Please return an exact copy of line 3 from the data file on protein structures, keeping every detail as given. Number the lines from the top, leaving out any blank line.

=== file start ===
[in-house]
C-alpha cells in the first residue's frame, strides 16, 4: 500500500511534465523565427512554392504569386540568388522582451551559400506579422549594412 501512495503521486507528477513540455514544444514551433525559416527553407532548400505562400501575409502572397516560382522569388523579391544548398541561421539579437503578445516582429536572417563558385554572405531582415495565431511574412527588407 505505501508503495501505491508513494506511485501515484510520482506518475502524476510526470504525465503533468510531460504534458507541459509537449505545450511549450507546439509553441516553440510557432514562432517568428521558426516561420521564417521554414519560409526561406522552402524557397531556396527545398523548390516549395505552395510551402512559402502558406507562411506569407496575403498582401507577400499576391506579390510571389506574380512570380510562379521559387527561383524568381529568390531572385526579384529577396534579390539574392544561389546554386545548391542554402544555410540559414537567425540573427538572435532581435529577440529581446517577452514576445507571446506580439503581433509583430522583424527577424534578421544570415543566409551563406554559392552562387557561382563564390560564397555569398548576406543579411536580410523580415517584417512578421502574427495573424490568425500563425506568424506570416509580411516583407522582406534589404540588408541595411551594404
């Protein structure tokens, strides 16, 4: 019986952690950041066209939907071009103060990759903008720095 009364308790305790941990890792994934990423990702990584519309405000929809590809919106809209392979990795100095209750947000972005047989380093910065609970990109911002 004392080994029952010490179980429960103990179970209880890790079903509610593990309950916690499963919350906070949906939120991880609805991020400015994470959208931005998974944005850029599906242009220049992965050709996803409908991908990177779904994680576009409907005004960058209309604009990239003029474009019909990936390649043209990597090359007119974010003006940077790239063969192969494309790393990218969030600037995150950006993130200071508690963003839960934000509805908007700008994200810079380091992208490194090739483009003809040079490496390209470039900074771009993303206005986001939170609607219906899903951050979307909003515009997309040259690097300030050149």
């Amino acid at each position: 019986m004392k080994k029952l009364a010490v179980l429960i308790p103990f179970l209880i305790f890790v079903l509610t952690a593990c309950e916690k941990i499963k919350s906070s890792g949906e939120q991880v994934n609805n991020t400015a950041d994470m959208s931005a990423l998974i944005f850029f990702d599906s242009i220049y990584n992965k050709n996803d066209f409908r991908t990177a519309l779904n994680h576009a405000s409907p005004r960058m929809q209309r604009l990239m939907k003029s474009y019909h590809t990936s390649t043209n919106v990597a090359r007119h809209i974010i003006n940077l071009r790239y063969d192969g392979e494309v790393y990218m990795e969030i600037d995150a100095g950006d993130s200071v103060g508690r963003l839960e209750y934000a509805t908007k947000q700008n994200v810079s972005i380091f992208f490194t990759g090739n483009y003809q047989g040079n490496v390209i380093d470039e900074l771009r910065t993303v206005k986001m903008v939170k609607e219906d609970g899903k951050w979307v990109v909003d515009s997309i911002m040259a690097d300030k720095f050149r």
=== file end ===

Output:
């Protein structure tokens, strides 16, 4: 019986952690950041066209939907071009103060990759903008720095 009364308790305790941990890792994934990423990702990584519309405000929809590809919106809209392979990795100095209750947000972005047989380093910065609970990109911002 004392080994029952010490179980429960103990179970209880890790079903509610593990309950916690499963919350906070949906939120991880609805991020400015994470959208931005998974944005850029599906242009220049992965050709996803409908991908990177779904994680576009409907005004960058209309604009990239003029474009019909990936390649043209990597090359007119974010003006940077790239063969192969494309790393990218969030600037995150950006993130200071508690963003839960934000509805908007700008994200810079380091992208490194090739483009003809040079490496390209470039900074771009993303206005986001939170609607219906899903951050979307909003515009997309040259690097300030050149």